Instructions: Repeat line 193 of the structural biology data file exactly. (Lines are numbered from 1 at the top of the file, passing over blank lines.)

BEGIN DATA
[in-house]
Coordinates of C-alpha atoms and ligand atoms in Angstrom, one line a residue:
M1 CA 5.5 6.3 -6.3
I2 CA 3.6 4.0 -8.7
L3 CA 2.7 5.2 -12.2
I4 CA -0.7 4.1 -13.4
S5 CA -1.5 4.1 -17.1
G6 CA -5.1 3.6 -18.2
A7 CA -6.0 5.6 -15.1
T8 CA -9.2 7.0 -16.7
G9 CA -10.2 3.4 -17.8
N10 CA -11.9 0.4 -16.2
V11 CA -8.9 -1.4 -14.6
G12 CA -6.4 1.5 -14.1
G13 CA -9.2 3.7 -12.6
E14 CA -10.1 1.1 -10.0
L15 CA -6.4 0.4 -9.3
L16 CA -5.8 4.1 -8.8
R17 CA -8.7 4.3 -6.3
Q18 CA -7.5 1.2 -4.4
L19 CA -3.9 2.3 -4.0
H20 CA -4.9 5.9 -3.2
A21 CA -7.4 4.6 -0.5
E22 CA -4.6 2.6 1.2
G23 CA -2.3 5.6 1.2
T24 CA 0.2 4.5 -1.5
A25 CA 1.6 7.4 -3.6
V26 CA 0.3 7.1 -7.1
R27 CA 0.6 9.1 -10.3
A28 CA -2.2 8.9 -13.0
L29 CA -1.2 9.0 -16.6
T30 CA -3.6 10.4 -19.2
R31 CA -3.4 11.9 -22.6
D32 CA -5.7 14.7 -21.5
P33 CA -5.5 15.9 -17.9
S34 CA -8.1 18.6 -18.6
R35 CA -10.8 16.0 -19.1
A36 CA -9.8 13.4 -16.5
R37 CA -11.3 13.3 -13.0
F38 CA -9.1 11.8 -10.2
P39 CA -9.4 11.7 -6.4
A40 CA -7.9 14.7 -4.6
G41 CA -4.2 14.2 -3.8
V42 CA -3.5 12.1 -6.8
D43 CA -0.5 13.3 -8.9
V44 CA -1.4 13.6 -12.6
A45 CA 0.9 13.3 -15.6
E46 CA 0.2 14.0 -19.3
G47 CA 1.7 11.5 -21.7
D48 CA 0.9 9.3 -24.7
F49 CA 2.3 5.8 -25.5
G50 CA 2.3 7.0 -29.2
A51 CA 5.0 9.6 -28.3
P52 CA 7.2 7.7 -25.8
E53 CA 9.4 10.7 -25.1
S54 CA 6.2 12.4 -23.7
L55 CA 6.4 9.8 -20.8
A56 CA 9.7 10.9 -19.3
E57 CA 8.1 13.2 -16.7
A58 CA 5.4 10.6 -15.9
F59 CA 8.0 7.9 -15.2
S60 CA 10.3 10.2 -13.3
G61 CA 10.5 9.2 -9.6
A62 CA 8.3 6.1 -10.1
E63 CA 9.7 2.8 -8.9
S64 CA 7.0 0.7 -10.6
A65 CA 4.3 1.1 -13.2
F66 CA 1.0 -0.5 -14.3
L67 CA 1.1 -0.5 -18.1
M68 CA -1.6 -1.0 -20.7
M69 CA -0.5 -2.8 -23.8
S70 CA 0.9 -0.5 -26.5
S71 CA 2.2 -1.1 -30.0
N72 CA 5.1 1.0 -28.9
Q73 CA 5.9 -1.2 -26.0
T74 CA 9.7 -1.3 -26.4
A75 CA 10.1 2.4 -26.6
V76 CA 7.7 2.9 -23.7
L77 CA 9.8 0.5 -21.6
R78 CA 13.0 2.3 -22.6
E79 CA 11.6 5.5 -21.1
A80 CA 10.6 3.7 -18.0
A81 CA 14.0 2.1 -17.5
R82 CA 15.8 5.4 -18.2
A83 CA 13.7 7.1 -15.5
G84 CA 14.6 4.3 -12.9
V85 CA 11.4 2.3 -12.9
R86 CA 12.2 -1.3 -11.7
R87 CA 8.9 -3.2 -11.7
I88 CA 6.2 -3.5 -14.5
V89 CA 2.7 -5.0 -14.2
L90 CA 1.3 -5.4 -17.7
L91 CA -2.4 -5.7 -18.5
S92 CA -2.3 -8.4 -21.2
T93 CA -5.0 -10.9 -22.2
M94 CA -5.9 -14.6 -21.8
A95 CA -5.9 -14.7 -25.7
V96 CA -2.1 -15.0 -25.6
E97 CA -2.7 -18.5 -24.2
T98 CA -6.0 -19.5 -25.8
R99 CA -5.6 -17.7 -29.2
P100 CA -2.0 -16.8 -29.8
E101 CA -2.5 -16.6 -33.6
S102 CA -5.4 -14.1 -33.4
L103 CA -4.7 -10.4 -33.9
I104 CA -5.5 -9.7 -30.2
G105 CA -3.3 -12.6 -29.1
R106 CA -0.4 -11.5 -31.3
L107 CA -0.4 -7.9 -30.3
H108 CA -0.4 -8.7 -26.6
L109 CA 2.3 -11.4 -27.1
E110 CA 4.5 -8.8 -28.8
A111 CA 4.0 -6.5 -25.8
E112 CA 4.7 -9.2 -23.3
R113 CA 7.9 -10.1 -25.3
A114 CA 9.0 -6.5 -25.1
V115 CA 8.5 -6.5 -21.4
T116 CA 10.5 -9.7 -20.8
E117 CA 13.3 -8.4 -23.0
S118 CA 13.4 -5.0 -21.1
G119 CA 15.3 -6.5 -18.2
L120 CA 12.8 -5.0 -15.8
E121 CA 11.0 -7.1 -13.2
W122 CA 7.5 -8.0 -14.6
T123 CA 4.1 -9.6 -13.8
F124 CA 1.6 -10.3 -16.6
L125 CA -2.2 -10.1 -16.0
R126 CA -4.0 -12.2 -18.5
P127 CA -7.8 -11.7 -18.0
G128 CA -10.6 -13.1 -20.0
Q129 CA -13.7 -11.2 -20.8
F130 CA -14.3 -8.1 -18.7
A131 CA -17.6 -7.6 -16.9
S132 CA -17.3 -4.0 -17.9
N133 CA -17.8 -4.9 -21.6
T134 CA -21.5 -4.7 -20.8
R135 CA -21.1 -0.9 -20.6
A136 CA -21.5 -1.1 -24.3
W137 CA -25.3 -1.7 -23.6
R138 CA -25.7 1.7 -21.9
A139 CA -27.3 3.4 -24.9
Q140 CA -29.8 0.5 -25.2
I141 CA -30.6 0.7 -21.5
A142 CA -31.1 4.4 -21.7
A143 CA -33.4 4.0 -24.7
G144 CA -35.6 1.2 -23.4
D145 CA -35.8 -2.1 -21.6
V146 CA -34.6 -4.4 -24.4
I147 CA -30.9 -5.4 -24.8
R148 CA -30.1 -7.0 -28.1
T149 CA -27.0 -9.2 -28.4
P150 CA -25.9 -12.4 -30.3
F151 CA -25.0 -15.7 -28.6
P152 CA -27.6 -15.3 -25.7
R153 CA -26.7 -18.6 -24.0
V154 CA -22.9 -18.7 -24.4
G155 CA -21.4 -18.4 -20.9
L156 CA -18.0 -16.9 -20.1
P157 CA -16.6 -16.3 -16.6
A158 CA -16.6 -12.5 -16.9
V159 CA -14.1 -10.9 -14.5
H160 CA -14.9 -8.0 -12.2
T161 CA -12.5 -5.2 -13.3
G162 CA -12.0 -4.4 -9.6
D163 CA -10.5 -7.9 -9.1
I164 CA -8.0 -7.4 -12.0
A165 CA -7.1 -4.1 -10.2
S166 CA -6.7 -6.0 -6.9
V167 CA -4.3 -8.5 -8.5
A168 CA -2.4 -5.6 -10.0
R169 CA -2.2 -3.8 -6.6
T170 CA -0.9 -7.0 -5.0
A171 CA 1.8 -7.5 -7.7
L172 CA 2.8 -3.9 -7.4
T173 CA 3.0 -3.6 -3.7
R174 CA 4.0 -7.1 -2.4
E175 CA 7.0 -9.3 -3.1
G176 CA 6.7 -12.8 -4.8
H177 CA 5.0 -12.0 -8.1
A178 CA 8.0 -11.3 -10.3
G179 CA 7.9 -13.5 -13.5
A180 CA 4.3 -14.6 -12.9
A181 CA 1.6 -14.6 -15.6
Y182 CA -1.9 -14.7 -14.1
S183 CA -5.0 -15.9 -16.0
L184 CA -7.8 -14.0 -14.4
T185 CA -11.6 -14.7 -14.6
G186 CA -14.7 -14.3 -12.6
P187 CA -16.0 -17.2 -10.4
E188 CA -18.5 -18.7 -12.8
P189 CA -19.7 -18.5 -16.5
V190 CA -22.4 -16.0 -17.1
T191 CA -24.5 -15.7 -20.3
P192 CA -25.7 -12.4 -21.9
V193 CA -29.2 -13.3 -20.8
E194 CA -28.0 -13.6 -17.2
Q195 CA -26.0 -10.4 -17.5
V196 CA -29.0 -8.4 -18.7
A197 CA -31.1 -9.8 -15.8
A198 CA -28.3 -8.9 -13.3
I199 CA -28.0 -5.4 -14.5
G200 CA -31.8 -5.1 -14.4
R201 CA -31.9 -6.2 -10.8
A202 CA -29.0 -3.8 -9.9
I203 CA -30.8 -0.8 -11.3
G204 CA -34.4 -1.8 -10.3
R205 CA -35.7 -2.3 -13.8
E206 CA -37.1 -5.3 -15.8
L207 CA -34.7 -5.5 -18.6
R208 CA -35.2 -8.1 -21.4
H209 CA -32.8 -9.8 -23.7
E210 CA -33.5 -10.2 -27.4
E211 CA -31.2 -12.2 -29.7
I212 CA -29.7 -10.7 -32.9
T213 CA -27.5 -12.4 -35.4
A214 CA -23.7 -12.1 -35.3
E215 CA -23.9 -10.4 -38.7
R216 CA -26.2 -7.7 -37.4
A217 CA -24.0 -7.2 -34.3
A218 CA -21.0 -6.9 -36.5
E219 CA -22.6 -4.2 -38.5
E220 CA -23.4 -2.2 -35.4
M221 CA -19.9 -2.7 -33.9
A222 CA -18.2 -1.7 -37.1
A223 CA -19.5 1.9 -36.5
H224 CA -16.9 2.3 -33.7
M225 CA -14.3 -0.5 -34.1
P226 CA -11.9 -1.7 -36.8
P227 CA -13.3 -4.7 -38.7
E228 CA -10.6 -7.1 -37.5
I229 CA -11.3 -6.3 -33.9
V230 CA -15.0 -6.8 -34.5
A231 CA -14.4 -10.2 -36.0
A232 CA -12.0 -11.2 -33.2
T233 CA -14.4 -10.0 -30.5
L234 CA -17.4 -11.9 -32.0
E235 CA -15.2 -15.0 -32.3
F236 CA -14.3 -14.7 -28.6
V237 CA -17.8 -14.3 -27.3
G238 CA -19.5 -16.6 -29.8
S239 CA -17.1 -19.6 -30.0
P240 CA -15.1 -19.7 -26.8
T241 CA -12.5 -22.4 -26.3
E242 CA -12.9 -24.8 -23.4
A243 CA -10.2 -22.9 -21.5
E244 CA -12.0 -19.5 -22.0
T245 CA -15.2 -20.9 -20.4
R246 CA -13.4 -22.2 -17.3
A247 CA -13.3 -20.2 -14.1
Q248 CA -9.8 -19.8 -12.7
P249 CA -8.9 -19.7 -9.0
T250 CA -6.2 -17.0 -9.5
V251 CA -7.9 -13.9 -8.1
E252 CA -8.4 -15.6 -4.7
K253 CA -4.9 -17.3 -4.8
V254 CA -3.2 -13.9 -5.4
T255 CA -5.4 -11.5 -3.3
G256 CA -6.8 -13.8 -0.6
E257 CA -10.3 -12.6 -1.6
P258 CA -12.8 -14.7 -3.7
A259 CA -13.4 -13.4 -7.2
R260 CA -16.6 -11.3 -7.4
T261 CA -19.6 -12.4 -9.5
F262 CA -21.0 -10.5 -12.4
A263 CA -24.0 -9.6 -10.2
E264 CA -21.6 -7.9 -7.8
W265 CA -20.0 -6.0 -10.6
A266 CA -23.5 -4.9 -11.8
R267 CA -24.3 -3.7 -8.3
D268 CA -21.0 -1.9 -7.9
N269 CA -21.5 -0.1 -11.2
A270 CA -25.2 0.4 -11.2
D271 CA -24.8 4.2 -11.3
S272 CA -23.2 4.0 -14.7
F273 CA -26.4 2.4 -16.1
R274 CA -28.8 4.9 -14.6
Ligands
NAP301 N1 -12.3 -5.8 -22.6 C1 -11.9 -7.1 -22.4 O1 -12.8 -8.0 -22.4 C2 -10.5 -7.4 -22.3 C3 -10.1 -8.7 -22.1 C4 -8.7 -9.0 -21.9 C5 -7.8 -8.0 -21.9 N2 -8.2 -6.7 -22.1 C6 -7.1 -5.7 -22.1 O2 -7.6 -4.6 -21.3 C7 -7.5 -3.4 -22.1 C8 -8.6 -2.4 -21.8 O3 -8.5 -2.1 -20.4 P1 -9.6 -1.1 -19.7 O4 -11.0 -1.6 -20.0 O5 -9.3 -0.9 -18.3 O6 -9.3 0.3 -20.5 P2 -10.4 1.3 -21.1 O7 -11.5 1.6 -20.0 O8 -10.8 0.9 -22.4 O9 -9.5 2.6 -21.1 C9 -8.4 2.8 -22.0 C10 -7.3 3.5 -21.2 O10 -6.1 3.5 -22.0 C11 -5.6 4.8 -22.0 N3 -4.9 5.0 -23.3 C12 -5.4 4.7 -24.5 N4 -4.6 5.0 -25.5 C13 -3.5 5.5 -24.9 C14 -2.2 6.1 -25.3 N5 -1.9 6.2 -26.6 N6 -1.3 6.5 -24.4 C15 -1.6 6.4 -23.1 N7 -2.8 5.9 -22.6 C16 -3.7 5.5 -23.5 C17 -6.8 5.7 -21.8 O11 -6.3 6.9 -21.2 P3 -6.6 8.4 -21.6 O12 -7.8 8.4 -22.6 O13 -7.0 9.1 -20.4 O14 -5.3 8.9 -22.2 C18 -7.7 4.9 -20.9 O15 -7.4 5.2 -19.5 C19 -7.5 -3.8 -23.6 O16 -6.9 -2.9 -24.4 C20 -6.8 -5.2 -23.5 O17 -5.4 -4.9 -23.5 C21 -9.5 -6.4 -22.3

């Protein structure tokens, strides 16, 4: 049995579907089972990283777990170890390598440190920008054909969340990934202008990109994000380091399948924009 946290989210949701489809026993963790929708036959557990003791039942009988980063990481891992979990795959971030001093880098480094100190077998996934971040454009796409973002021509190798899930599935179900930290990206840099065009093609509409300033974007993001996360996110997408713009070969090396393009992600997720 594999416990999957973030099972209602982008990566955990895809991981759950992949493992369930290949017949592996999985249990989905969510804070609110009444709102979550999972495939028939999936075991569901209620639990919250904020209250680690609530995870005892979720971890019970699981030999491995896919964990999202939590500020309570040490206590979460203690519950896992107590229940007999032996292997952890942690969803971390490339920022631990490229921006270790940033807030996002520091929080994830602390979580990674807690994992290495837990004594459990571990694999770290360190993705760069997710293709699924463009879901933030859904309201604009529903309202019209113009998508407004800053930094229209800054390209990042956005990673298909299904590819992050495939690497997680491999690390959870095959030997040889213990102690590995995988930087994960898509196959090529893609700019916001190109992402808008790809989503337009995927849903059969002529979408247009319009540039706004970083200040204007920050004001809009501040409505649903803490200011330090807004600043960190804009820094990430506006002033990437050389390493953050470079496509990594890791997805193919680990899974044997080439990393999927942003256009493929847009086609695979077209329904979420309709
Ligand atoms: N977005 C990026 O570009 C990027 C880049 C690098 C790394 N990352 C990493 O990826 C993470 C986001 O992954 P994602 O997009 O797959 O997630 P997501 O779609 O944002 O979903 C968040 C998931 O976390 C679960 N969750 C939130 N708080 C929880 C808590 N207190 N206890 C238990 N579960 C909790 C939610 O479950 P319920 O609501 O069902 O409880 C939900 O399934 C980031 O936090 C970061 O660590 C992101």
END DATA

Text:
T191 CA -24.5 -15.7 -20.3